Today is the feast of St. Luke, the Evangelist who wrote the third account of the Gospel of the Lord. The readings in the second nocturn for the Divine Office today is a series of excerpts from St. Jerome's Book on Ecclesiastical Writers. The grumpy saint tells us that the Evangelist wrote in Greek and had some affiliation with St. Paul, the greatest of preachers.
I enjoy finding distinctly fun, human moments in the Holy Scripture, and St. Jerome points us to one in his biography of St. Luke. St. Paul writes towards the end of his epistle to the Colossians:
For I bear him testimony that he hath much labour for you, and for them that are at Laodicea, and them at Hierapolis. Luke, the most dear physician, saluteth you: and Demas. —Colossians 4:13-14In other words: Hey, Colossians, Luke's here and he says hi! St. Paul again recounts Luke's greetings in his second epistle to St. Timothy (2 Tim 4:11).
These indications of St. Luke's accompaniment of St. Paul indicates that the Evangelist traveled with the latter to Rome, before St. Paul's execution. As a quick aside, I was honored to see the reliquary above the high altar in the cathedral of Rome, the Archbasilica of Our Savior (aka St. John Lateran), which contains St. Paul's head.
|This reliquary above the Papal altar of St. John Lateran contains St. Paul's severed head!|
St. Luke may have been associated with St. Paul, but St. Jerome assures us that the Evangelist, born in Antioch, did not learn the Gospel from Paul, but from the Apostles. This is quite reasonable, as St. Peter himself went to Antioch at some point in the 40s AD, that city where the "disciples were first named Christians" (Acts of the Apostles 11:26). St. Luke, after writing the Gospel account, penned a history now honored as Scripture called Acts of the Apostles—which could also be called "A Few Chapters about the Twelves, and Then a Lot About Paul." As the Acts covers several years, St. Luke must have written this account well after the events he recounts. This thesis is also quite reasonable, as St. Jerome indicates that St. Luke lived to be 84 years old.
The Gospel according to Luke is unique in that it is the only version to have intimate knowledge of the Virgin's conception and time leading up to the Incarnation of Jesus. His Gospel tells us that Our Lady, after conceiving the Son of God by the Holy Ghost, sings a canticle prayed many times a day throughout Christendom in Her honor, the Magnificat (Luke 1:46-55):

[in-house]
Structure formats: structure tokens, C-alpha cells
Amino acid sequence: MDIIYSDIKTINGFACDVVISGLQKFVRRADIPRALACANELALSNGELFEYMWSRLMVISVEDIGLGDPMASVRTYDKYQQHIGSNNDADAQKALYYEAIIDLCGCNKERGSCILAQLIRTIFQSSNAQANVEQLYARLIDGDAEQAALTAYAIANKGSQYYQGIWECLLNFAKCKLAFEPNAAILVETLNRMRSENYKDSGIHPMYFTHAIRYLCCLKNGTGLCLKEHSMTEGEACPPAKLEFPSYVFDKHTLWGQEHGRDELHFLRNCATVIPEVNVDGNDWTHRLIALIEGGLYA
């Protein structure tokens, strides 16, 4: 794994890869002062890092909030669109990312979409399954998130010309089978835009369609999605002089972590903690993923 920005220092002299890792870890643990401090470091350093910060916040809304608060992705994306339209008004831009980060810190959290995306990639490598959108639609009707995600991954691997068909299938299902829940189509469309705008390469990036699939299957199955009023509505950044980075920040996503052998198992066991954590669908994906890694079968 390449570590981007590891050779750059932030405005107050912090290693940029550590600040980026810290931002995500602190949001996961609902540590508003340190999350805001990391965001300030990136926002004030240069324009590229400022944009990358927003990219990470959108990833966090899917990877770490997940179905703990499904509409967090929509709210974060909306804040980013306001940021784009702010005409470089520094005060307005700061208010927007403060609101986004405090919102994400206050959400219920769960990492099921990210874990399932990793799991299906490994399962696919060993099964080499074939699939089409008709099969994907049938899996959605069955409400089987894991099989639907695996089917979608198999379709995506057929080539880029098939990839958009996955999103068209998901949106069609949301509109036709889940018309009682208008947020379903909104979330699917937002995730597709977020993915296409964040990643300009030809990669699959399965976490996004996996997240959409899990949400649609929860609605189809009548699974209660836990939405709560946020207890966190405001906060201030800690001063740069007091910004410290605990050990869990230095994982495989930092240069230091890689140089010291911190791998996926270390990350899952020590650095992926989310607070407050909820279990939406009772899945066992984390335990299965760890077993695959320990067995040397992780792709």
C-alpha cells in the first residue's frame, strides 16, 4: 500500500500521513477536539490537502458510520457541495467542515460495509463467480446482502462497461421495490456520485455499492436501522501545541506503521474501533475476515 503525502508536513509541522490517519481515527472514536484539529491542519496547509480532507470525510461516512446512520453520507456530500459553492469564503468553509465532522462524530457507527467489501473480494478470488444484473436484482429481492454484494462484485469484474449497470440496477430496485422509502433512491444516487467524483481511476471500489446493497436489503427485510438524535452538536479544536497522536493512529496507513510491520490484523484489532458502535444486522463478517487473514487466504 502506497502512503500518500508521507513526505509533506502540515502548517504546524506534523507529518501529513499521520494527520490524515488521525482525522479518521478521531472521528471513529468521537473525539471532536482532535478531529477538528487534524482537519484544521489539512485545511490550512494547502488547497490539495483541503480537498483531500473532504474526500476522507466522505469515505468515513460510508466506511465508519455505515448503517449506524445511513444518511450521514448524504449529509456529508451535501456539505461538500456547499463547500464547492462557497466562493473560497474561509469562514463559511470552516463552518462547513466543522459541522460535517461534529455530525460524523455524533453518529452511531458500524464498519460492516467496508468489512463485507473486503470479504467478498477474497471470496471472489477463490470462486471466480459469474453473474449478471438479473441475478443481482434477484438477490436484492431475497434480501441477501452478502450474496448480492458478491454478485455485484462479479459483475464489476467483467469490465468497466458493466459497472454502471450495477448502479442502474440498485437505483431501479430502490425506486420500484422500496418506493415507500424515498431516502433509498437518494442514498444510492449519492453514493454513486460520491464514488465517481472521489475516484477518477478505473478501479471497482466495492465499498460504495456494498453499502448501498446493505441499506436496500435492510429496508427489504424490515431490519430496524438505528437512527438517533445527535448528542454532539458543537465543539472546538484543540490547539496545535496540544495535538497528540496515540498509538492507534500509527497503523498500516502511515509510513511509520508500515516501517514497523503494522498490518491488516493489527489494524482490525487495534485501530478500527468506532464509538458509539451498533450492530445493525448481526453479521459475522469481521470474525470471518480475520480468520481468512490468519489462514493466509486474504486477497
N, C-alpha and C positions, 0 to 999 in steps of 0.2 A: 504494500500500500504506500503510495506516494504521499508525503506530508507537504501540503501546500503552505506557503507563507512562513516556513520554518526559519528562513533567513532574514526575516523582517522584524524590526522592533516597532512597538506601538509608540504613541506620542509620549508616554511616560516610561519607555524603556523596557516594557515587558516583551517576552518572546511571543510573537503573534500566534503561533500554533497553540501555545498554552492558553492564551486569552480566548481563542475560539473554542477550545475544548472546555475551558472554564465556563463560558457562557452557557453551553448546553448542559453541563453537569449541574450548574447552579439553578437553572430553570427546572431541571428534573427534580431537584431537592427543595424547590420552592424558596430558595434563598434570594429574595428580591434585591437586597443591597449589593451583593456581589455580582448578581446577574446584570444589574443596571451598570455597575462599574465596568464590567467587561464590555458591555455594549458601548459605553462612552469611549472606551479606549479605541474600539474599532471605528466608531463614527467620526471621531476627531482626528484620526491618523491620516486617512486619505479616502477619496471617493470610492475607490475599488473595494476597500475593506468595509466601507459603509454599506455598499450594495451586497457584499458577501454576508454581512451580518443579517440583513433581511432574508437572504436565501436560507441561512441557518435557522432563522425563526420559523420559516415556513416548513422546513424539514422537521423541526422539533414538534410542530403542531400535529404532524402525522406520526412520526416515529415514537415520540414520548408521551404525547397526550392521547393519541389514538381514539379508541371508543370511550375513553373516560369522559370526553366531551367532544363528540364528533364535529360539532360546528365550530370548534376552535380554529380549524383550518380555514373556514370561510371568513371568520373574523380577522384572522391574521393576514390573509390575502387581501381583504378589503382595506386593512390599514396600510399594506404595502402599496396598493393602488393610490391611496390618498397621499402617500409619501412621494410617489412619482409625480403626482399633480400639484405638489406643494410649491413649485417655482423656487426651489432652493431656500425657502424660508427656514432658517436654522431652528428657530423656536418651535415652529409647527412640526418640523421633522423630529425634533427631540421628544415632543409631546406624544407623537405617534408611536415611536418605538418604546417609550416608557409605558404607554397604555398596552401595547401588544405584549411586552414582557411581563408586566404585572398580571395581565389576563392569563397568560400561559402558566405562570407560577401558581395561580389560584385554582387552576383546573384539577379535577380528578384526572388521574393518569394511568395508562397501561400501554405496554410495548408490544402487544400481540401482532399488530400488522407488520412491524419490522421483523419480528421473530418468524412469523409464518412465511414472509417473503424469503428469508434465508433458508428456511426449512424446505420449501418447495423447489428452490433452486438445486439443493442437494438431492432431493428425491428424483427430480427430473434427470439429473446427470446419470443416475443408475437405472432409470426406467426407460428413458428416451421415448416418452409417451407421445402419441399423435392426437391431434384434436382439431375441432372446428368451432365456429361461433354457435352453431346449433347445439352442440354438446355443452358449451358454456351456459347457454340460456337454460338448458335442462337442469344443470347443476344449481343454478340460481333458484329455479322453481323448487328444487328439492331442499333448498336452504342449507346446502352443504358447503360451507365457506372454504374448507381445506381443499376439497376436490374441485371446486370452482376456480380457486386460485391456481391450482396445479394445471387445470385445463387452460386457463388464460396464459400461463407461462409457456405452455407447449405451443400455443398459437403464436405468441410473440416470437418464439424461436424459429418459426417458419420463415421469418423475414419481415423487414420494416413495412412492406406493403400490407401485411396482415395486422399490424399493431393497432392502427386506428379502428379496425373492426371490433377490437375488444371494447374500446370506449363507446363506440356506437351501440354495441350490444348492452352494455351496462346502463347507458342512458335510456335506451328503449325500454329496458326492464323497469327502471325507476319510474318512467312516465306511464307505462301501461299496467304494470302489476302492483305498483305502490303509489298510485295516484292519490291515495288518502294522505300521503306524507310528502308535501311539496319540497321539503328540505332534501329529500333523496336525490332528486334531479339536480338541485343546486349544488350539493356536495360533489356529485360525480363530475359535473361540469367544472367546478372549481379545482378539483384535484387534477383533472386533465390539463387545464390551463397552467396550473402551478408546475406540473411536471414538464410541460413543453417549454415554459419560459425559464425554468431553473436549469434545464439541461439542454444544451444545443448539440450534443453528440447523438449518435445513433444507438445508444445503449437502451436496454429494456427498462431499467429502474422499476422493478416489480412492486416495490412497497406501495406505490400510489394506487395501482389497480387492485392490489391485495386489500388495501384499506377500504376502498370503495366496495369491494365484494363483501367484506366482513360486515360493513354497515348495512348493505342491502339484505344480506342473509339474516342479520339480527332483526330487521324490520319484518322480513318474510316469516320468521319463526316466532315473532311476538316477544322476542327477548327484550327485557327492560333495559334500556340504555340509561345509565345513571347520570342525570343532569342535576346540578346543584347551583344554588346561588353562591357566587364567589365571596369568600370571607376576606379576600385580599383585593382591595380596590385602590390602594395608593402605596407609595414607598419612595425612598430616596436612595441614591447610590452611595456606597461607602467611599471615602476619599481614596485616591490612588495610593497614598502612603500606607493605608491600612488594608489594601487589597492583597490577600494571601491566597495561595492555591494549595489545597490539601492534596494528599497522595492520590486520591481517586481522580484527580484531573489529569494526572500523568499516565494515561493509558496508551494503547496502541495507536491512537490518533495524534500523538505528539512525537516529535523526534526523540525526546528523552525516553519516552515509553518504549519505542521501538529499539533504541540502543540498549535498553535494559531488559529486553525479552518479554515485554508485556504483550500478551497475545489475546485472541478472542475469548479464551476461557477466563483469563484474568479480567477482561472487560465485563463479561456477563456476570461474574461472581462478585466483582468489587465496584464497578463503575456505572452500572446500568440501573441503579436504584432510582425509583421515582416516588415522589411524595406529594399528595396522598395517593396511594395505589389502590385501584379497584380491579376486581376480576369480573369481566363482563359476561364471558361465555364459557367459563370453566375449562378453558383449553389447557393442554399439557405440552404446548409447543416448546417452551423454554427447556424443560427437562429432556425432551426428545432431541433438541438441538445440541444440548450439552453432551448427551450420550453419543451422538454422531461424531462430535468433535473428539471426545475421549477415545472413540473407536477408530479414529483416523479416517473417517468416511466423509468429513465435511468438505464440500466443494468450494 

Luke obviously believed it necessary to relay the importance of the Virgin Mary to God. So close were Mary and St. Luke to the early Christians that a tradition exists that St. Luke painted the first ever icon and that in that icon he depicted the Virgin holding the Christ child! Icons enjoy more popularity in the East, but this tradition is quite respected in the West, too.
My soul doth magnify the Lord. And my spirit hath rejoiced in God my Saviour. Because he hath regarded the humility of his handmaid; for behold from henceforth all generations shall call me blessed. Because he that is mighty, hath done great things to me; and holy is his name. And his mercy is from generation unto generations, to them that fear him. He hath shewed might in his arm: he hath scattered the proud in the conceit of their heart. He hath put down the mighty from their seat, and hath exalted the humble. He hath filled the hungry with good things; and the rich he hath sent empty away. He hath received Israel his servant, being mindful of his mercy: As he spoke to our fathers, to Abraham and to his seed for ever.
|An icon of St. Luke painting the icon of the Virgin with Christ by the aid of an angel, perhaps St. Gabriel. One wonders what Protestants, who have an iconoclastic streak, would think of paintings painting paintings?|
|A more Western depiction by Guercino|
Lastly, I would be remiss if I did not recount that St. Luke was a doctor, which should be a sign of encouragement for those who seek to combine helpful, as opposed to purely experimental, medicine with Christ's teaching.
The vespers hymn for the feast, well worth a listen: